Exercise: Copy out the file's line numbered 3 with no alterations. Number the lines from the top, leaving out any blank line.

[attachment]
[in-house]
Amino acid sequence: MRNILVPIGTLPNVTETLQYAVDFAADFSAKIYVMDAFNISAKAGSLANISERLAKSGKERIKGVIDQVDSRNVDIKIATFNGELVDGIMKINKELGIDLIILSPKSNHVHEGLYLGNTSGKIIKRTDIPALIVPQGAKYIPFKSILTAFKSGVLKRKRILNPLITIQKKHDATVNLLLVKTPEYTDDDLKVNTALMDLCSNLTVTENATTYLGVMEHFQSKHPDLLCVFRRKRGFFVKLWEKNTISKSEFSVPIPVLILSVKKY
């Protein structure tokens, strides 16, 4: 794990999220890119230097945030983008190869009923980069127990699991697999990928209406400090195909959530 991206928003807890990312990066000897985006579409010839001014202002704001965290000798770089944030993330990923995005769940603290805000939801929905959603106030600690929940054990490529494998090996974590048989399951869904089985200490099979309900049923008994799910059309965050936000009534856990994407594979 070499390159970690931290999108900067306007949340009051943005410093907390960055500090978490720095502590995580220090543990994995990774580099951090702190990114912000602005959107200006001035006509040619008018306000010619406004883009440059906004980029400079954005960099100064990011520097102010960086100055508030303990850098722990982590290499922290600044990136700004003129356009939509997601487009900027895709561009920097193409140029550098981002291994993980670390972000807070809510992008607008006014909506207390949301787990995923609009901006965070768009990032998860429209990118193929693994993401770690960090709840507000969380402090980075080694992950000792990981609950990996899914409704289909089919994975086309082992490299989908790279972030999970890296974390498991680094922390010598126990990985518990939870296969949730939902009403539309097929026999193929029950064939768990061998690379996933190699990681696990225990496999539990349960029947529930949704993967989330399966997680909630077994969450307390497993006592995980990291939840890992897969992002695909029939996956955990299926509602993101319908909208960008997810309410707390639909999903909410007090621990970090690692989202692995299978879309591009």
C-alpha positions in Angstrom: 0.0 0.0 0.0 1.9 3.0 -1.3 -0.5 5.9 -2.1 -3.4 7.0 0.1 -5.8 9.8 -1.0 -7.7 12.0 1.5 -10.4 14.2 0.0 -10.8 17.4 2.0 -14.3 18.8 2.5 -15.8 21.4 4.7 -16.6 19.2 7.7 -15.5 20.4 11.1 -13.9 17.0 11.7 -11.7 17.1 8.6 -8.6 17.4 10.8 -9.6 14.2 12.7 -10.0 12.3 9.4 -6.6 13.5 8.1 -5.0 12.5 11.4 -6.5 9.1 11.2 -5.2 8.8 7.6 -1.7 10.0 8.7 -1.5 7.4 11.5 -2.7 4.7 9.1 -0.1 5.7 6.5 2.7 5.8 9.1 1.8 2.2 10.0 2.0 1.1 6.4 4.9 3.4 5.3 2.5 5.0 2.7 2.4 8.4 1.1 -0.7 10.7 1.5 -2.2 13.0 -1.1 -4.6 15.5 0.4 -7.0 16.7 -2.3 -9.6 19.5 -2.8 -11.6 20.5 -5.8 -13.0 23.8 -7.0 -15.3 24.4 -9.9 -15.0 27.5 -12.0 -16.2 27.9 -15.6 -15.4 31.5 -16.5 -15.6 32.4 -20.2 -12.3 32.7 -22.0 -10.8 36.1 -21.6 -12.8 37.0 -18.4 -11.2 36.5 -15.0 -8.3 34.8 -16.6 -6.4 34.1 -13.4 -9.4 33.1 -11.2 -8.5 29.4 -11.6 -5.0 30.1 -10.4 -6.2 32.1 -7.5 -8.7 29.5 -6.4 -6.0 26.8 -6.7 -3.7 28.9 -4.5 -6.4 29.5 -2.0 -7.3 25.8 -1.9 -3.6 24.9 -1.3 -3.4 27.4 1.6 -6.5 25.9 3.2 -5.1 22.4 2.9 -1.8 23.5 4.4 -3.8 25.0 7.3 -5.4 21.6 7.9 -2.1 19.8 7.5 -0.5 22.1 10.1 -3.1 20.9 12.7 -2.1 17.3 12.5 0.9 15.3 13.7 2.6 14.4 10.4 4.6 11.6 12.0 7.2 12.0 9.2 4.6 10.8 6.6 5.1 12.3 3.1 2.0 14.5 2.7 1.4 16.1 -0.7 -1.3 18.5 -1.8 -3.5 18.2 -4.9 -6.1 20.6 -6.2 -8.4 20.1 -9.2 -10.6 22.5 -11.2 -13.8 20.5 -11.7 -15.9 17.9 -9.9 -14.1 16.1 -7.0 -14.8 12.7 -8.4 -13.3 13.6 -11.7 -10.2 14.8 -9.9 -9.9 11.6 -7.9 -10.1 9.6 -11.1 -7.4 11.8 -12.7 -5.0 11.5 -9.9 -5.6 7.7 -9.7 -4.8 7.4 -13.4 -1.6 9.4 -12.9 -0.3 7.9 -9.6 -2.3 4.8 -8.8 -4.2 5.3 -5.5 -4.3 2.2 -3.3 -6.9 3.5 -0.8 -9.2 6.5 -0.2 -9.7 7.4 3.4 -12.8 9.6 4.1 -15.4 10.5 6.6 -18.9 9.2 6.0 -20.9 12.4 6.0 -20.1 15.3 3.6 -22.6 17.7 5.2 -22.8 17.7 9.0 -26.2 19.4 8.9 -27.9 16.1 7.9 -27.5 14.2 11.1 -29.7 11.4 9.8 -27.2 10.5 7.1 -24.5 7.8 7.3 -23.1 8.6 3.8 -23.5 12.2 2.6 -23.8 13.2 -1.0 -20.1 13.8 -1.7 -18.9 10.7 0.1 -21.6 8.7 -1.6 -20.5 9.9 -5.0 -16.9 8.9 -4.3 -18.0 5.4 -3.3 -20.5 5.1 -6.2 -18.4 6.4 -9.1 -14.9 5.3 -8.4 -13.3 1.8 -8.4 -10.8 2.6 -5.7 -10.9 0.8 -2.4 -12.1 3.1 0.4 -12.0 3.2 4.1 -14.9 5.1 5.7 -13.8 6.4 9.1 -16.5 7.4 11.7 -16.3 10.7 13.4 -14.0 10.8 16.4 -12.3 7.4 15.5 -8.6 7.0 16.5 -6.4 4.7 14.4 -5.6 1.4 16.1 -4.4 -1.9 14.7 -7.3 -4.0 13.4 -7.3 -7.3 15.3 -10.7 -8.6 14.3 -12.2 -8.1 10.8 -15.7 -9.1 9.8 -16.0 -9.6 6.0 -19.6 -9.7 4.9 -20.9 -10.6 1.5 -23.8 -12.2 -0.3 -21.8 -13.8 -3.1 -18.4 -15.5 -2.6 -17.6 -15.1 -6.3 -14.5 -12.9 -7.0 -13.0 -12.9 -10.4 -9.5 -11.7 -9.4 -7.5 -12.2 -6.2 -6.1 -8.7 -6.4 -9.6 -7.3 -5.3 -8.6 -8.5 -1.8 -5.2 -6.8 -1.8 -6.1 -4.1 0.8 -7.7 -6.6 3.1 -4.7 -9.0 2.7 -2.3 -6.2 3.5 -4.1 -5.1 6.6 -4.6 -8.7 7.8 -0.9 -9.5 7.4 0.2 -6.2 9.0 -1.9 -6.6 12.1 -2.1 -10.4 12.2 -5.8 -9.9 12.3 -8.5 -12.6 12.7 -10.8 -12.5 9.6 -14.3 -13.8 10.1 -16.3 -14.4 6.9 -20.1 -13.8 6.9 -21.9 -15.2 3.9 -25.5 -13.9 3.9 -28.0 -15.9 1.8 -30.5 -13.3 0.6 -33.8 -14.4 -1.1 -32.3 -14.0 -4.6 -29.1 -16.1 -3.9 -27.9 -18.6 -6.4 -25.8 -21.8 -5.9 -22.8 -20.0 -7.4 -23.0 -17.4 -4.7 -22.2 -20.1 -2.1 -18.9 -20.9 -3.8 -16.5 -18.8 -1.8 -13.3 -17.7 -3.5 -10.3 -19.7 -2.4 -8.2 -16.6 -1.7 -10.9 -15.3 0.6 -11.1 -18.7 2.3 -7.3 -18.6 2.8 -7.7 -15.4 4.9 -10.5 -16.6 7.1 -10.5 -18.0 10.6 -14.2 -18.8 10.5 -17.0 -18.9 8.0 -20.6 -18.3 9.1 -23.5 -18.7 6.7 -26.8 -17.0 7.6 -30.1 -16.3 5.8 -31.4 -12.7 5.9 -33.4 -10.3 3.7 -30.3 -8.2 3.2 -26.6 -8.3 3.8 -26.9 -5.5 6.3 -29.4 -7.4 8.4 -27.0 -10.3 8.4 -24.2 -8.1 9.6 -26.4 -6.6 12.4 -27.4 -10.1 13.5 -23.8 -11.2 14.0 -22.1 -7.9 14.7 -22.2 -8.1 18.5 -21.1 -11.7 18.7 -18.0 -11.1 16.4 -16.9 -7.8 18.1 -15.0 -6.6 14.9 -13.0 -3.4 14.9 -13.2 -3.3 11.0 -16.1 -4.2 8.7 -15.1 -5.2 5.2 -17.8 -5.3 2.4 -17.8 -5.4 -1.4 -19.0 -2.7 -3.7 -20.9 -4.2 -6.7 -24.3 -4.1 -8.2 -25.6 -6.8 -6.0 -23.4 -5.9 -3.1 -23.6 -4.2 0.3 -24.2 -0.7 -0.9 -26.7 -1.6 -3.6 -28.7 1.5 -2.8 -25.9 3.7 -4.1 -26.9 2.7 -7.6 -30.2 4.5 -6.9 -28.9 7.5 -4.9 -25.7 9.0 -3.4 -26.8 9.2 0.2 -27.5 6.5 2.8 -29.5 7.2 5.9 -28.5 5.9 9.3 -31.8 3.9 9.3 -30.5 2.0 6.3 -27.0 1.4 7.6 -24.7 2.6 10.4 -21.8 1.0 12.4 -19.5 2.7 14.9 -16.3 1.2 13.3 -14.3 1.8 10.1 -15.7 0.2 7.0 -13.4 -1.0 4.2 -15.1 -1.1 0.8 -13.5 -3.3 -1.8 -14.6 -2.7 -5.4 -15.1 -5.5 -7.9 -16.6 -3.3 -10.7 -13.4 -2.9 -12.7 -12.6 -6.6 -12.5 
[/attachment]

């Protein structure tokens, strides 16, 4: 794990999220890119230097945030983008190869009923980069127990699991697999990928209406400090195909959530 991206928003807890990312990066000897985006579409010839001014202002704001965290000798770089944030993330990923995005769940603290805000939801929905959603106030600690929940054990490529494998090996974590048989399951869904089985200490099979309900049923008994799910059309965050936000009534856990994407594979 070499390159970690931290999108900067306007949340009051943005410093907390960055500090978490720095502590995580220090543990994995990774580099951090702190990114912000602005959107200006001035006509040619008018306000010619406004883009440059906004980029400079954005960099100064990011520097102010960086100055508030303990850098722990982590290499922290600044990136700004003129356009939509997601487009900027895709561009920097193409140029550098981002291994993980670390972000807070809510992008607008006014909506207390949301787990995923609009901006965070768009990032998860429209990118193929693994993401770690960090709840507000969380402090980075080694992950000792990981609950990996899914409704289909089919994975086309082992490299989908790279972030999970890296974390498991680094922390010598126990990985518990939870296969949730939902009403539309097929026999193929029950064939768990061998690379996933190699990681696990225990496999539990349960029947529930949704993967989330399966997680909630077994969450307390497993006592995980990291939840890992897969992002695909029939996956955990299926509602993101319908909208960008997810309410707390639909999903909410007090621990970090690692989202692995299978879309591009």